Saturday, November 12, 2011

Who's gonna keep your feet warm?

The bed was empty and cold this morning as I rolled over and with one eyed looked at the clock it read 3:30.
I figured Mark must have gotten out of bed quite early to light the kiln.
The past week had been full of glorious fall days as you can read from my post below.
There was not even a stir of wind in the air on many of those days until a cold front moved in.
Yesterday as we loaded the kiln we bulked up for a cold day with layers.
With afternoon wind force between 1 and 2 there were times it felt like winter, but it was nowhere near some other November firings that I can remember when we were loading in 20 degrees or rain or sleet or dark...
It made me think of a job poster for potters:
Wanted people who will give up the following.
4 day work weeks, or even 5
Warmth and comfort
Week ends
and a social life.
If you are willing to give it all up for long hours and plenty of days of frustration please apply.
Now we all know that really we have had a good life making pots and that we all give up something for our jobs, but there are times when I could be lured away with the promise of a 5 days a week from 9-5. Throw in a few benefits and weeks ends with paid vacation and I could be yours.

The kiln is firing, we have draped the biggest tarp we have around the open side and that will keep the wind off the burners. All that we need to do is reach a good temperature with a good chimney draw before any winds show up this afternoon.
We once had wind so strong it was pulling down the chimney- I handed Mark bricks as he piled them high enough to get past the wind- that was fun.

One of the posters for the show.

Cool down Sunday and Monday and then the unloading begins Tuesday.
I have lots to take care of since this was our year of no shows, not no shows, but no shows in that we did no shows this year not that we did not show up.
Anyway- we need the list of all those things that must go with you to a show.
Time to put the rusty thinking cap on.
On another note if you have not been for awhile or have never been plan on tripping down to or up to Seagrove next weekend and spending the day.
Leslie and I will be at the cannery while Mark holds down the home front here.
Here is a link to the potters who will be there.


Tracey Broome said...

Girl, I think you need some sleep! you crack me up :)
I need to pack up and price work next weekend, but if I get ahead, not get a head, I will show up!

cookingwithgas said...

Tracey-:) you crack me up too!
If you can come find us- I would love to see you!

Linda Starr said...

We were down to 32 last night, to save money we got an electric blanket so we can keep the central heat lower at night. My circulation isn't what it used to be and my legs get cold very easily. Now if I can just find a leg warmer for under my desk and chair in the studio, those electric space heaters are so expensive to run I might have to find some wool leg warmers to wear and sweat pants.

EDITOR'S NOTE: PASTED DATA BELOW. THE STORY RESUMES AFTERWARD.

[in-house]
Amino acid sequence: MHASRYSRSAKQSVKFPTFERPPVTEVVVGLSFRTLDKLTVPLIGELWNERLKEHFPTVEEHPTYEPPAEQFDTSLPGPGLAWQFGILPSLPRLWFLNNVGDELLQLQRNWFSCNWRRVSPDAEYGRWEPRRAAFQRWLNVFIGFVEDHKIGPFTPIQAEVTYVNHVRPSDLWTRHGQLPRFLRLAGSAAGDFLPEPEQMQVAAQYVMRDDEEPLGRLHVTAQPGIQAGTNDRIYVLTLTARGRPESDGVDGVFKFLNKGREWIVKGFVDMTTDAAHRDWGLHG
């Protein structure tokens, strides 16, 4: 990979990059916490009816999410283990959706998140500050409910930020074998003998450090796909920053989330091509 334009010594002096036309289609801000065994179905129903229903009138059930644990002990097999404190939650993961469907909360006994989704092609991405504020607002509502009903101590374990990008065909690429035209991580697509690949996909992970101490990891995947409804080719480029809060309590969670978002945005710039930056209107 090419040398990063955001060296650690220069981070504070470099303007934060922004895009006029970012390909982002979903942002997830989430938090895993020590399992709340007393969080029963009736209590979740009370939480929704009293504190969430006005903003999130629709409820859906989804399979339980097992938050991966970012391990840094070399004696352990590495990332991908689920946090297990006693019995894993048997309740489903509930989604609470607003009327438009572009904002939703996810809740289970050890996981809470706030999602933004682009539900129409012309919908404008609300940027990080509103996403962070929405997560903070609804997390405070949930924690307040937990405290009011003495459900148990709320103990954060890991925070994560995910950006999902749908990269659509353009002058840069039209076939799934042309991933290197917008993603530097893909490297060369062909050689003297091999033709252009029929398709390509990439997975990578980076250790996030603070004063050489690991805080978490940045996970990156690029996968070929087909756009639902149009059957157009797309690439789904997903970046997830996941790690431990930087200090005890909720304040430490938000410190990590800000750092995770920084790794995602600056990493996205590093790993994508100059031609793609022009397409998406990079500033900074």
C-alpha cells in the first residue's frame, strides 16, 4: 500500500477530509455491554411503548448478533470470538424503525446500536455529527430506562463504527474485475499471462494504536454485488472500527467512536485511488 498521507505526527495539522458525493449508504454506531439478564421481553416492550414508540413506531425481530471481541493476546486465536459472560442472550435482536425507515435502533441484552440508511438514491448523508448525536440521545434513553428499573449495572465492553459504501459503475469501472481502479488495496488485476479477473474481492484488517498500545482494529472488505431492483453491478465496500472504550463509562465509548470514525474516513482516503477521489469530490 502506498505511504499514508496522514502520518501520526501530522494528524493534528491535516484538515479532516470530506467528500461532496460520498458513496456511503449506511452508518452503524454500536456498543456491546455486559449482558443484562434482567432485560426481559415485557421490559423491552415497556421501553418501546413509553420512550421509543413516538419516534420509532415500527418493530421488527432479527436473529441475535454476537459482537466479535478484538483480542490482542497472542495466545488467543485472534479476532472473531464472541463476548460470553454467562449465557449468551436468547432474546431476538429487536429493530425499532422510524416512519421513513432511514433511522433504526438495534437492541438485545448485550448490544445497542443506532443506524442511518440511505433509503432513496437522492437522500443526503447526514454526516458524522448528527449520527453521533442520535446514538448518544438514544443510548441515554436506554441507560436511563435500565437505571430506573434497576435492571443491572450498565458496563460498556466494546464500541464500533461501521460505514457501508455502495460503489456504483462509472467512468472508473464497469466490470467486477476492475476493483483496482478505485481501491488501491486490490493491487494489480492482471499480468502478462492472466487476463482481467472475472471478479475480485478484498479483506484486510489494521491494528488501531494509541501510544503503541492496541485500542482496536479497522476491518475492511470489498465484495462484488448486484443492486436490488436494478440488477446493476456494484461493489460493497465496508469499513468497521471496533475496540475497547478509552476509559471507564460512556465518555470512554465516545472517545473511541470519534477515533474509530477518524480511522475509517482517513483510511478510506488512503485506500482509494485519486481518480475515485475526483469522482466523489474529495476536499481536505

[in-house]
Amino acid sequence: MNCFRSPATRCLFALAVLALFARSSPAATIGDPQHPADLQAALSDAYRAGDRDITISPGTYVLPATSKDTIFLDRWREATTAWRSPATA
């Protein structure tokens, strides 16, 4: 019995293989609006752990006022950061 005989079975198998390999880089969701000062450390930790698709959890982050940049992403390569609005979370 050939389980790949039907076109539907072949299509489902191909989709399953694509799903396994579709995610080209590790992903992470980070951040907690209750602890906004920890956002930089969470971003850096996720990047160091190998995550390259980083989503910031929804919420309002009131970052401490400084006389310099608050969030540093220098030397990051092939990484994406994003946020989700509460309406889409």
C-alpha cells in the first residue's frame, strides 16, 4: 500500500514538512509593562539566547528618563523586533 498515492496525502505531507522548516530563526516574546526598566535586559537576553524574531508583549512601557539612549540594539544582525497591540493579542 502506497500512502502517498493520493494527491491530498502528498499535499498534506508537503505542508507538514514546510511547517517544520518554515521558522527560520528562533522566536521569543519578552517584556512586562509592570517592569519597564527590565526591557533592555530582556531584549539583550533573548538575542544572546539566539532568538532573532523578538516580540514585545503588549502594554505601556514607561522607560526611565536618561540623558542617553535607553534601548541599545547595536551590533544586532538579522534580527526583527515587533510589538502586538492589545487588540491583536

Hope you have a good firing, wish I was closer, one of these days. I'd trade pottery in (partially anyway) if I could find a job, aren't any to be had in this rural bedroom county.

Michèle Hastings said...

i swear by smartwool socks for keeping my feet warm! expensive, but they wear well :o)
i think Linda should invest in some.

Hollis Engley said...

Good luck selling. Empty those shelves. Keep writing. said...

yikes that sounds pretty dangerous! Good luck with the fair and stay safe! : o

jimgottuso said...

hi meredith,
these last couple post make me wish i lived out in the woods. the bug keeps saying she wished we lived in the country. sometimes i wish that too since that's how i grew up. good luck with the firing

Peter said...

Love the poster for the exhibition. You'll be opening that kiln today, hope the firing went really well for your and the wind did stay away long enough to get things done properly. Mmmm, I was listening to the radio the other day, and a very irritating fellow (a university academic) was talking about the different stages we go through in our working lives, he had names for each decade that were so nauseatingly stupid, that I wish I had remembered them! Apparently people of our age are now working 3 days a week and elect to do some charity work (for fun, to keep our brains nimble, and for the good of society), we are financially secure, have more than one house, many weeks (nay 3 months) of holidays a year, and are respected, respectable members of society! Isn't that nice!

cookingwithgas said...

Peter- :0- I guess I got on the wrong train! 2 houses!? For me that is too many bathrooms to clean!
Work 3 days a week!? Hummm going to pack my bag and check on that train!

TropiClay Studio said...

Could I send you a couple of bucks to mail me one of those posters?

cookingwithgas said...

Humm I would need to ask- I will get back to you.